The independent monitor for the National Science Foundation is sending investigators to McMurdo Station in Antarctica who should arrive on Monday after a report last year raised concerns about sexual assault and harassment at a U.S. research base.
The foundation’s Office of Inspector General is sending two people to the remote station for roughly two weeks to prepare “for a future on-site presence in Antarctica and meet with staff to explain our role,” Lisa Vonder Haar, the office’s chief of staff, said in an email.
McMurdo Station, the main U.S. station in Antarctica, can host more than 1,000 workers during the summer season, according to the National Science Foundation, a federal agency that supports research and education in science. In the winter, the population reaches a peak of about 220 people.
The station has a citylike infrastructure that includes dormitories, a firehouse, utility plants and stores. Scientists there research glaciers, wildlife, climate change and other topics.
Last year, a National Science Foundation report found that many members of the Antarctic program said that sexual assault, sexual harassment and stalking were problems in the program.
The June 2022 report was based on interviews, online surveys and focus groups with people at McMurdo Station and other research sites and field work locations in Antarctica.
These research sites are isolated and co-workers live in close quarters, which the report said “creates a complicated dynamic that blurs the boundaries between personal and professional life.”
In October 2022, the foundation’s Office of Inspector General began an independent inspection of the U.S. Antarctic Program’s prevention of, and response to, sexual harassment and assault.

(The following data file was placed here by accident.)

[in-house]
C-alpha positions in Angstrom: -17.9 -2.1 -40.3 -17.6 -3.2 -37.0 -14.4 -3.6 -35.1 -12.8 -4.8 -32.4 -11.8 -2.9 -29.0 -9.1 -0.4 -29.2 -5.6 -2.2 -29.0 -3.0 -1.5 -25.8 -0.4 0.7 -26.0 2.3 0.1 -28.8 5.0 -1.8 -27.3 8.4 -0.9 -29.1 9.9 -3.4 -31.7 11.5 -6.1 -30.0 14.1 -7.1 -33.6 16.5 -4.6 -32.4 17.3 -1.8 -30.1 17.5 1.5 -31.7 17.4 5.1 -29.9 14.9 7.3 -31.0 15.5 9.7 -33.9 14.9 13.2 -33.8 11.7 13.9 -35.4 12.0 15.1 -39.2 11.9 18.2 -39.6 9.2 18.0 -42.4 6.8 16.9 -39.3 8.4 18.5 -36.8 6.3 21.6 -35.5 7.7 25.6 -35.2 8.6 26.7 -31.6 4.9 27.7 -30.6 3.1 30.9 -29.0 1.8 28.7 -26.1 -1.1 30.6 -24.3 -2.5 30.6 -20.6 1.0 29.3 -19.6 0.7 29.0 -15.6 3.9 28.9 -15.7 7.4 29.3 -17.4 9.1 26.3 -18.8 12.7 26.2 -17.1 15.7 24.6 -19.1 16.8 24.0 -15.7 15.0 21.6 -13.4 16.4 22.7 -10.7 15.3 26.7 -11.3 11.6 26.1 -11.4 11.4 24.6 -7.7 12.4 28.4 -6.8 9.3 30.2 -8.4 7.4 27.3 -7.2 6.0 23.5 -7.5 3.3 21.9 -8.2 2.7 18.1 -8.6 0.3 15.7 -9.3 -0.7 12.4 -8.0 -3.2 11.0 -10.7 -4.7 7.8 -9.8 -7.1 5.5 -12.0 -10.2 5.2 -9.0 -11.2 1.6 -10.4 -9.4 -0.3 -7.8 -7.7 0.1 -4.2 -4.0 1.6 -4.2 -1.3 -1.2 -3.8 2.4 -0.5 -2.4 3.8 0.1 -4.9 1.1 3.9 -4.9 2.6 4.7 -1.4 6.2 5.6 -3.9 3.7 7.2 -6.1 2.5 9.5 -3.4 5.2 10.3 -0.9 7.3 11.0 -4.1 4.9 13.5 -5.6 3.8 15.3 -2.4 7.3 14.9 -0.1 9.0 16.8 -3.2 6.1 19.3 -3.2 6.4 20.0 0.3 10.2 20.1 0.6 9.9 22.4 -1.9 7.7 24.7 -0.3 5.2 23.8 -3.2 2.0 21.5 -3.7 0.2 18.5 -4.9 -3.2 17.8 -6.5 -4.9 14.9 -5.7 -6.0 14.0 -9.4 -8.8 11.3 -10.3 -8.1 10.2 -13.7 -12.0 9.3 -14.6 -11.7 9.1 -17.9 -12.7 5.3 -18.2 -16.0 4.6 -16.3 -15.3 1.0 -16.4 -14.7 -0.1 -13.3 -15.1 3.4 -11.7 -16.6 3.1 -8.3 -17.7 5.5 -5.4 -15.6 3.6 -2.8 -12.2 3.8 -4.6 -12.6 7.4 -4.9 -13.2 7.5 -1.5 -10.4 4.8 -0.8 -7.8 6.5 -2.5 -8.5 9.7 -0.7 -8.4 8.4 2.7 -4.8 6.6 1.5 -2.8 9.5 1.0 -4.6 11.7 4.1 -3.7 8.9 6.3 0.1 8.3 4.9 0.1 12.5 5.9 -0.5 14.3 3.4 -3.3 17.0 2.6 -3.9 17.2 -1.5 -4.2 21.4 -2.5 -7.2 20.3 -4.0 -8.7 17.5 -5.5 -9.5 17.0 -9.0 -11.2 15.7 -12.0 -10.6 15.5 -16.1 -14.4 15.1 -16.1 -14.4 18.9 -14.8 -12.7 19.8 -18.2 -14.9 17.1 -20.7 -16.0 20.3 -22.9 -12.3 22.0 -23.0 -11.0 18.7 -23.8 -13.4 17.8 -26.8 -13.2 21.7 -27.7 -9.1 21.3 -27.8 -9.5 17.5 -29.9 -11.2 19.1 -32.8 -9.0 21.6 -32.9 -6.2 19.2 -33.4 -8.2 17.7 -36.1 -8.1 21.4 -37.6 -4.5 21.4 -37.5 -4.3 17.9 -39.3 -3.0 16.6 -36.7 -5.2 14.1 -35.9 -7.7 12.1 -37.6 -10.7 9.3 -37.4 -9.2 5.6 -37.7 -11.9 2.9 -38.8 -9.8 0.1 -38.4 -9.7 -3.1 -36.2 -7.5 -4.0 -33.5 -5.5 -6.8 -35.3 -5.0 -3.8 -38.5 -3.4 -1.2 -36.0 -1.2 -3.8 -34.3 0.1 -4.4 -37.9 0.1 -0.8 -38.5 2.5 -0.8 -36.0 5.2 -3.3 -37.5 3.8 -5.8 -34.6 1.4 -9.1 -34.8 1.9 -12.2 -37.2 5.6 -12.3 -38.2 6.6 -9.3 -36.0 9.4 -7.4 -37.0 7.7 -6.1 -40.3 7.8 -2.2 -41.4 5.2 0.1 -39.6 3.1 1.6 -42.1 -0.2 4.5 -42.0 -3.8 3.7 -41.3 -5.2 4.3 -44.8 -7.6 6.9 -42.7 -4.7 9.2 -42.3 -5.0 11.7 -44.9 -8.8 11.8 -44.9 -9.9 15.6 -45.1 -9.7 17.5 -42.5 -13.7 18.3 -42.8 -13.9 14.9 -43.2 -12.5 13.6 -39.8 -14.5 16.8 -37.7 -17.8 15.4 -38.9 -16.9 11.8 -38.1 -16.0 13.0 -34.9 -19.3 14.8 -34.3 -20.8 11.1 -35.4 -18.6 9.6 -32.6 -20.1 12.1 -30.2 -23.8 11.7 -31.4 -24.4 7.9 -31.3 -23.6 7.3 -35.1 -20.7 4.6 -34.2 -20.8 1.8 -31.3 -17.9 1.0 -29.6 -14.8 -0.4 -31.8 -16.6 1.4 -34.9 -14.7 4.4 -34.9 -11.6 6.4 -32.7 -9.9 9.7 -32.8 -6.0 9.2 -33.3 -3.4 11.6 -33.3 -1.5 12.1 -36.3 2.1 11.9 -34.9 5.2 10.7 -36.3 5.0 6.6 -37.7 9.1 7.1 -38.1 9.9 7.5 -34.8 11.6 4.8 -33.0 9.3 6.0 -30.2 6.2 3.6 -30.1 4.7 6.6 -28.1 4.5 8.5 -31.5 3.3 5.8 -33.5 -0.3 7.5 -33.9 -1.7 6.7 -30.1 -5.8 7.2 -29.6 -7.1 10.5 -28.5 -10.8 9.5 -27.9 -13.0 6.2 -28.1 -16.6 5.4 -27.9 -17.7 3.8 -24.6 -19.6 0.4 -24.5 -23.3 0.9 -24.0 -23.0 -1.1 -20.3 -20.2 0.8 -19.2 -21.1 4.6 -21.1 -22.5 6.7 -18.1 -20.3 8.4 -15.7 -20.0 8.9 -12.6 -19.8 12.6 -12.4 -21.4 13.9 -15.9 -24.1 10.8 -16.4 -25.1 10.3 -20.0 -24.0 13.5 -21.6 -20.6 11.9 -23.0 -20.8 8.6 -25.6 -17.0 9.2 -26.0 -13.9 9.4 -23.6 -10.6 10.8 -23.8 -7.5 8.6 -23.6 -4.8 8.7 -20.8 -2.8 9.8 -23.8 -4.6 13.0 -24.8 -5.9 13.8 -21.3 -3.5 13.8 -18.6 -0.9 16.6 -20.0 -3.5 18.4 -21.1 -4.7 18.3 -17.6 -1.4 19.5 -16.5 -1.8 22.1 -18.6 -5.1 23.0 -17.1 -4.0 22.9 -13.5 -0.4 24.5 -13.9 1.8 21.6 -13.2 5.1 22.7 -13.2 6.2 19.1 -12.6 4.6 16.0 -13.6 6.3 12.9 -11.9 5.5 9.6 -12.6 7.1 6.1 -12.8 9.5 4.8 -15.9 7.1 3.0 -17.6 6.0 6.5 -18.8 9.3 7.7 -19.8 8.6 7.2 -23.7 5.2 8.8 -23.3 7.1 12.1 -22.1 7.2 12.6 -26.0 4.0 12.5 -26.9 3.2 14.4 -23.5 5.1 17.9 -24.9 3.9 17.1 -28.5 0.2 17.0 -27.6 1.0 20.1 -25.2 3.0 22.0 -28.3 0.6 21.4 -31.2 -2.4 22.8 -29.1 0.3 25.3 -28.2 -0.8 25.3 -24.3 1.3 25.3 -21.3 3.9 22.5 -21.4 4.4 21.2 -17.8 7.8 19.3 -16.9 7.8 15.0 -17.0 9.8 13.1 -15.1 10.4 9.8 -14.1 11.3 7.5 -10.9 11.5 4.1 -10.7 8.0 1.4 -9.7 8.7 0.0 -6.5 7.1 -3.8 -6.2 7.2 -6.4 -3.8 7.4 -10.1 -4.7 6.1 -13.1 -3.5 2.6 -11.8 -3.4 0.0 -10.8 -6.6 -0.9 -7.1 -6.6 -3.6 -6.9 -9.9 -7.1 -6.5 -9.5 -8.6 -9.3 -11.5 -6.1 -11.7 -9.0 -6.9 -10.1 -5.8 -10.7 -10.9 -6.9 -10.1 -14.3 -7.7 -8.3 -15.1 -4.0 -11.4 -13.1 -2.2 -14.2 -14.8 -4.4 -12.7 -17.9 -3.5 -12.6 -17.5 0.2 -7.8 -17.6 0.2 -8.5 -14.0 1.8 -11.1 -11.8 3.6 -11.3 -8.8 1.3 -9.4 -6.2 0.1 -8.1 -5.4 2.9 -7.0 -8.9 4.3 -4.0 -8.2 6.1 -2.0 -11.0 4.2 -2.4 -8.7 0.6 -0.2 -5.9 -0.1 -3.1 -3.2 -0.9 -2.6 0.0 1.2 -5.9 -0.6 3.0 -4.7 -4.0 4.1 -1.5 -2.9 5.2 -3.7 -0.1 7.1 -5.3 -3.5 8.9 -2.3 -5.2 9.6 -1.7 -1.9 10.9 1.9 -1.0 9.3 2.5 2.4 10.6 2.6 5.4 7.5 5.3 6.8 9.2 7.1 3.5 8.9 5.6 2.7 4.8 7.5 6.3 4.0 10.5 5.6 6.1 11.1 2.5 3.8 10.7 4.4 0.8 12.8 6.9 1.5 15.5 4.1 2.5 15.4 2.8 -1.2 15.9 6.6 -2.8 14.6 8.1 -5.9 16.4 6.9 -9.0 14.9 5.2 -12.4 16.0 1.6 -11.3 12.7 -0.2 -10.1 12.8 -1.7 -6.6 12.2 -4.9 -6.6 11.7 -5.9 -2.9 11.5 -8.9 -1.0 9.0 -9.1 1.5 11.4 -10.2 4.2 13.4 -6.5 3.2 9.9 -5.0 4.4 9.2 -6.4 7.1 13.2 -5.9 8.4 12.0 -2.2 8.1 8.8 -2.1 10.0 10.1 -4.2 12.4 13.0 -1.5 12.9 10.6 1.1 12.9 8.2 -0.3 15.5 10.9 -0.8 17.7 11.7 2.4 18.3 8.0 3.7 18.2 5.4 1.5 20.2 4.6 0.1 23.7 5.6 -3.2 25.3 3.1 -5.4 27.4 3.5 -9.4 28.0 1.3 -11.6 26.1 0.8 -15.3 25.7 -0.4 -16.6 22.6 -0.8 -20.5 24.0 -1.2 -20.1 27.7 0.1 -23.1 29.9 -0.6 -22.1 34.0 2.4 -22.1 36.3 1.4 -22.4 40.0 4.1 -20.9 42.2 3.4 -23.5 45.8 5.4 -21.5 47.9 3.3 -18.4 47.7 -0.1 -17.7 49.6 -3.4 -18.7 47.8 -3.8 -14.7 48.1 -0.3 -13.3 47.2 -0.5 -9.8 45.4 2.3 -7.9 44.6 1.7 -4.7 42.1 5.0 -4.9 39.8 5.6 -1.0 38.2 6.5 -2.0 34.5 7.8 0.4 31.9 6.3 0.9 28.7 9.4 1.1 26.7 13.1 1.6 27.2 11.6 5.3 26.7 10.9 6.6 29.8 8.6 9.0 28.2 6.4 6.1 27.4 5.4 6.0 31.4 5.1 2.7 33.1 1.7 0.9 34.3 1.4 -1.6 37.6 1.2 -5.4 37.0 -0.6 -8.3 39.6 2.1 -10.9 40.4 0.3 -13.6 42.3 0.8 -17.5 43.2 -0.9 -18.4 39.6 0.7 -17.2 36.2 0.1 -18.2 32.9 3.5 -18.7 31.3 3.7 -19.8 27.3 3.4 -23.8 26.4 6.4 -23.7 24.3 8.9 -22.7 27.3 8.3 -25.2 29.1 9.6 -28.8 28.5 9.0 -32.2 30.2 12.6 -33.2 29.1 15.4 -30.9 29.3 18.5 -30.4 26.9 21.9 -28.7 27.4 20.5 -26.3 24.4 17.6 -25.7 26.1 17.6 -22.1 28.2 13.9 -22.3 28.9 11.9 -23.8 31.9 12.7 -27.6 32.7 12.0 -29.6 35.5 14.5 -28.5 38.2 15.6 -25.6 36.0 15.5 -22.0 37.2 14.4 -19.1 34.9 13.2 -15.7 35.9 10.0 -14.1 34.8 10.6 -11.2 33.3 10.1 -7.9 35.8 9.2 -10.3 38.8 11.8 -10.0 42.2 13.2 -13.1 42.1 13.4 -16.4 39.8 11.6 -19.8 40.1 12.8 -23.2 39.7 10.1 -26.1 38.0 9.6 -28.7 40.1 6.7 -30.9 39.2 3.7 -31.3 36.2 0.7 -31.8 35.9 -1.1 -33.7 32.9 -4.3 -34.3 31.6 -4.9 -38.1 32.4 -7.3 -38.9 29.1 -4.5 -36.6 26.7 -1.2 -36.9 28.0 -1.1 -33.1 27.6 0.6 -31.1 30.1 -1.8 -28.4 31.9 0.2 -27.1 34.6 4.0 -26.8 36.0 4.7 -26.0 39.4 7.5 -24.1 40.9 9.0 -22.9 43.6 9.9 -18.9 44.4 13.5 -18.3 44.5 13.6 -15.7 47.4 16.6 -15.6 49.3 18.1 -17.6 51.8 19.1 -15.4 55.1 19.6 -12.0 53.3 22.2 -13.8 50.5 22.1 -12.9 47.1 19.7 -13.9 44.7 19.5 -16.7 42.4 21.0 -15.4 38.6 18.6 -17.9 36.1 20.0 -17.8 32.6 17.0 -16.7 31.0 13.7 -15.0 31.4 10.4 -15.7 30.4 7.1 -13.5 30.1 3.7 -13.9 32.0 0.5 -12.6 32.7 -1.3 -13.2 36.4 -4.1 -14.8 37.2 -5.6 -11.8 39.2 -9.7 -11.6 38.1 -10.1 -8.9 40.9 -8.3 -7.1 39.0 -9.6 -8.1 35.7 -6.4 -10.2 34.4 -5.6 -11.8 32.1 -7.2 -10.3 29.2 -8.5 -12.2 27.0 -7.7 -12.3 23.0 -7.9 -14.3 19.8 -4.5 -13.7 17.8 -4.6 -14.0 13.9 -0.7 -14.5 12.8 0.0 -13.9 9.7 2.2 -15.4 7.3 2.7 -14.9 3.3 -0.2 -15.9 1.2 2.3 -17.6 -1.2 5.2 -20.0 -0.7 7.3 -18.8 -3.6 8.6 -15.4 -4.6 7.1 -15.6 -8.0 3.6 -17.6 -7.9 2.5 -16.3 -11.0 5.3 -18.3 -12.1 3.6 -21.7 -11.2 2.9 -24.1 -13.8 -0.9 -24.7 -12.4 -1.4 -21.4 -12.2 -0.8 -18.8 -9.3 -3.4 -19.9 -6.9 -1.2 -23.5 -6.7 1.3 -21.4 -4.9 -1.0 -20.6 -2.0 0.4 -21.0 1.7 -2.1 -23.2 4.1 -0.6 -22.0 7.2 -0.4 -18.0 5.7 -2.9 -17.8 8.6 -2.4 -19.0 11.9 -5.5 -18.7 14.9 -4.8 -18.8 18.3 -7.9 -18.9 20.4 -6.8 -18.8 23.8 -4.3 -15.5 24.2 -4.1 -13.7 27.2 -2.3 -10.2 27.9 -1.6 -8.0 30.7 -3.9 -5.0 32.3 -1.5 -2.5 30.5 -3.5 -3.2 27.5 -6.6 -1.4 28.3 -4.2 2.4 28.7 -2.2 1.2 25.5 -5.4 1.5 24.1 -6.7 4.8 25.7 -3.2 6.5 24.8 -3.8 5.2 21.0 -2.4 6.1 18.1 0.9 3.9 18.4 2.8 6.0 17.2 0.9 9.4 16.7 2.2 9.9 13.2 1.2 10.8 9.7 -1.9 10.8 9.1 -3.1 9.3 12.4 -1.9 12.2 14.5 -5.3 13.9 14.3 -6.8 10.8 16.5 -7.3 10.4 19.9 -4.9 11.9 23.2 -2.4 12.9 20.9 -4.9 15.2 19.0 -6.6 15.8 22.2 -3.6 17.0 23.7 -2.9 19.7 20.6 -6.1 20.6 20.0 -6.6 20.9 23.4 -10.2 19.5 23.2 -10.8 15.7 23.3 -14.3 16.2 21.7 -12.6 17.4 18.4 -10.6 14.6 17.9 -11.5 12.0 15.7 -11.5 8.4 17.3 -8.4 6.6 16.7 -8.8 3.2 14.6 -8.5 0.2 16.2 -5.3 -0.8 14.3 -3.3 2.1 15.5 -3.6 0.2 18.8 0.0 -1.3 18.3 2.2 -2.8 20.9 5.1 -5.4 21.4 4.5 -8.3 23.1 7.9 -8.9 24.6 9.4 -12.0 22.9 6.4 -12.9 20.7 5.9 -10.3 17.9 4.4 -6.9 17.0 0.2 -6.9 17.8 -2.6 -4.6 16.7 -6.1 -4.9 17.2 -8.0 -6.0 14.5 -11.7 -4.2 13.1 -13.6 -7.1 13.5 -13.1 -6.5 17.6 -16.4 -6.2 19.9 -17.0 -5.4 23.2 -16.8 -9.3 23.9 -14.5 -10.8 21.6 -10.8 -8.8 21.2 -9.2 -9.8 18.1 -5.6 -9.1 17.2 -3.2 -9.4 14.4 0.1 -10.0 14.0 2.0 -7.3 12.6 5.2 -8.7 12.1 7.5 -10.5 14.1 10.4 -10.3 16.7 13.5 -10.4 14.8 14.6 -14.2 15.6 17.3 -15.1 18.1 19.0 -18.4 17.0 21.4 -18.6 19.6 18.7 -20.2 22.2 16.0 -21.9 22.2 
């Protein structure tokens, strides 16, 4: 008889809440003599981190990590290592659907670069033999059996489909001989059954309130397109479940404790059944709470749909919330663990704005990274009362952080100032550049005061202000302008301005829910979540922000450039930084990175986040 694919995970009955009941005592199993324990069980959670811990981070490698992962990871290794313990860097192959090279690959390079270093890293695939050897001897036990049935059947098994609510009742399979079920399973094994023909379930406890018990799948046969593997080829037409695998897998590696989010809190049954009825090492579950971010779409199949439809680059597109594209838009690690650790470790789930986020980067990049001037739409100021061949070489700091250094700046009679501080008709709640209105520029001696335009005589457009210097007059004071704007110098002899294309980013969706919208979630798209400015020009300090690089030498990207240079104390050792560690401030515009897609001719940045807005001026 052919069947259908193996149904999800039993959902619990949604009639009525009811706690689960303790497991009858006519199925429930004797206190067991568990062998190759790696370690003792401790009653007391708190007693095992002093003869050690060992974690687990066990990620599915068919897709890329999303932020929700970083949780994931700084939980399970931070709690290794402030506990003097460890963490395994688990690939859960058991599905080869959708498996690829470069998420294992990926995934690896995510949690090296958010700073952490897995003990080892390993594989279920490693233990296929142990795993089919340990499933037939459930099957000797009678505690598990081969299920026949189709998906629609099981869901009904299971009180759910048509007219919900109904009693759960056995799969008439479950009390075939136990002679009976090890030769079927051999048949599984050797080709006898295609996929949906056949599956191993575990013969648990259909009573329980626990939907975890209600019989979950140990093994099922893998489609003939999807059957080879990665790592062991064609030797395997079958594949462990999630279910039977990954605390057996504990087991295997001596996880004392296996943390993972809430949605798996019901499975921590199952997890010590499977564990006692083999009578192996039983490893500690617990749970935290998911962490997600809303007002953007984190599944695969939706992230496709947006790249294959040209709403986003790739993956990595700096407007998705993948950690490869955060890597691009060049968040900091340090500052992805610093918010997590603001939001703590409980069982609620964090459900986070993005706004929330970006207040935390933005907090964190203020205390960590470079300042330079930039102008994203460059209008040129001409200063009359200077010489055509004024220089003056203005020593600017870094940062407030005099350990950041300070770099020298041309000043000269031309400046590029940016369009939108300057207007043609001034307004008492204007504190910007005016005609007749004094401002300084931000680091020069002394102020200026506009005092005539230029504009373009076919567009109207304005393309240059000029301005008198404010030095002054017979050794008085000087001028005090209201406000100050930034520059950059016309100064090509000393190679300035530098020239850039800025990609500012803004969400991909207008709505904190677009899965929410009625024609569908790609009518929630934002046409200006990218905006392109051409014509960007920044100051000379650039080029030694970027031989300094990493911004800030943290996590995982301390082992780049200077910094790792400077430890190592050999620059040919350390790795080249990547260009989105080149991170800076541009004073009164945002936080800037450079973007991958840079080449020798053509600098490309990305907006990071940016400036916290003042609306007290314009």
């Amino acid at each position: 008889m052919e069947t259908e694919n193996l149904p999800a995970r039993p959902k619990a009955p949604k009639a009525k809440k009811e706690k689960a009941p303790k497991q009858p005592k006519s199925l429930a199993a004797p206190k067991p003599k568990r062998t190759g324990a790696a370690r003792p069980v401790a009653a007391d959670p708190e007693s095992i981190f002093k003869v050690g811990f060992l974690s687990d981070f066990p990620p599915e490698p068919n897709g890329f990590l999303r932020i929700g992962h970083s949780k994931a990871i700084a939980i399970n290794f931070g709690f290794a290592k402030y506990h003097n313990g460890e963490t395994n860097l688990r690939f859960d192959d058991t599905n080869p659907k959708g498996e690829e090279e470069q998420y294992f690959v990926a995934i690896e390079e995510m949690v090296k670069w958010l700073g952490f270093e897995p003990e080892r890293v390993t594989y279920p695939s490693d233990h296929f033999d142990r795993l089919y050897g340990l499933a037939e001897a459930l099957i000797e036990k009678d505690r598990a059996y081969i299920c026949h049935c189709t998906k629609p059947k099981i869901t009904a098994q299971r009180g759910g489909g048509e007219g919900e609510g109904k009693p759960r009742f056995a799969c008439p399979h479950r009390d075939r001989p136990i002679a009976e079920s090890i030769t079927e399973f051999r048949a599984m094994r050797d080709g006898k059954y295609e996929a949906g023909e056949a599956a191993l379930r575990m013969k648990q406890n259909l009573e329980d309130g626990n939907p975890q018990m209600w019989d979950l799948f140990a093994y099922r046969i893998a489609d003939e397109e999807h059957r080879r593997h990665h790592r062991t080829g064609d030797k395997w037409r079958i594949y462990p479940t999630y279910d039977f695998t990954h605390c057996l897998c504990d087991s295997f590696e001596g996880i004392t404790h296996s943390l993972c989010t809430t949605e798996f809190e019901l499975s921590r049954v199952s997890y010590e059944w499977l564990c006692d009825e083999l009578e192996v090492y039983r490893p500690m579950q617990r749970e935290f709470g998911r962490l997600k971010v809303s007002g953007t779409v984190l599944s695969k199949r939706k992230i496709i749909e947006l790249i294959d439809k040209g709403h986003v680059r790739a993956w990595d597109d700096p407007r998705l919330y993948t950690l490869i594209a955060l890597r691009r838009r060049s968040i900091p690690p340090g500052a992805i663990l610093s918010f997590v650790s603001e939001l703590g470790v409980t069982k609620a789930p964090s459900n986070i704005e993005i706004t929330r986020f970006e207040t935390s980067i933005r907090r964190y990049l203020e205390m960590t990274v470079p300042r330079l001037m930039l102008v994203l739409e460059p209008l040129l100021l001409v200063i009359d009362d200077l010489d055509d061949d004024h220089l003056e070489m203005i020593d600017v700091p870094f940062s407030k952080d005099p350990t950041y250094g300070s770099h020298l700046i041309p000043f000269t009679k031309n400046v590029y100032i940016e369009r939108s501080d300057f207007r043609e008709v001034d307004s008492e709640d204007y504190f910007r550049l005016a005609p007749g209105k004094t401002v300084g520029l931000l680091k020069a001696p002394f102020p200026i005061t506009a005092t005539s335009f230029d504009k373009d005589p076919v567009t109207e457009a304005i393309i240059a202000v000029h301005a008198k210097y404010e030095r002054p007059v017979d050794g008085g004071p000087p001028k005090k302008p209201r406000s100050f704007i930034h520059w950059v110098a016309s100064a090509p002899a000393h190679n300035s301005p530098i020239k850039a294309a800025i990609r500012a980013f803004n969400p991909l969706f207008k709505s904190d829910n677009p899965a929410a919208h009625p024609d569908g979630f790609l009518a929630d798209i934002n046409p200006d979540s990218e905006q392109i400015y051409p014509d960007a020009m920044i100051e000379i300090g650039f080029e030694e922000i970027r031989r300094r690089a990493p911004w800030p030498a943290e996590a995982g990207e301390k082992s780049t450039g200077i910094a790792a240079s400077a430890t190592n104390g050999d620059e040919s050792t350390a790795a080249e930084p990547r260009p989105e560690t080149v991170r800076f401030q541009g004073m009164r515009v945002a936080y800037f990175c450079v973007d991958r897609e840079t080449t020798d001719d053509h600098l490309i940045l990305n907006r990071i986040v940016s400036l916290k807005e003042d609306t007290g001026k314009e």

The office has had special agents respond remotely to complaints from workers at Antarctic research stations since July and it is “working toward having an on-site presence during future austral summer seasons,” Ms. Vonder Haar said.
She said the Office of Inspector General has also been building its ability to investigate sexual assaults, including by deploying trained special agents to Antarctica after a sexual assault.
Ms. Vonder Haar said that the assistant inspector general for investigations and a special agent who has investigated sexual assaults in remote environments would be at the research station from Monday to Nov. 17, barring weather delays.
About a year after the foundation released its internal report, The Associated Press published an investigation that said the “isolated environment and macho culture” at McMurdo Station had allowed sexual assault and harassment to flourish. The investigation was based on court records, internal communications and interviews with more than a dozen current and former employees at the research base.
The 2022 report said that in focus groups, 59 percent of women said that they had a negative experience with sexual assault or sexual harassment. Of these women, 95 percent knew of someone who had experienced sexual assault or sexual harassment in the program, the report said.
The report included excerpts from interviews with workers, who were not named, including a woman who said that on her first day at McMurdo Station, she was told “to stay clear of Building [X] unless I wanted to be raped.”
Another interviewee said that women at McMurdo sometimes carry tools, such as a hammer, or other items to use as weapons, because they didn’t think anyone was looking out for their safety.
The report said there was a “widely shared perception” among those interviewed that victims would be punished for reporting sexual misconduct and that the perpetrators would be allowed to keep their jobs, or even receive promotions.
The report also found that a system for prevention was “almost absent,” and resources were focused on response instead.
In addition to the investigators’ trip to Antarctica, the foundation announced on Thursday that it had appointed Renée Ferranti as a special assistant to the foundation’s director for sexual assault and harassment prevention and response implementation.
She will assess existing policies, advise on resource allocation and recommend organizational improvements, the agency said.
The foundation’s director, Sethuraman Panchanathan, said in a statement that the job was a “critical role, as NSF continues to strengthen our efforts to promote safe research environments for all.”
“Addressing this pervasive problem remains a top priority for me and the agency, and with Renée’s expertise we will continue to adapt and further accelerate our efforts to address the evolving landscape of sexual assault prevention and response,” he said.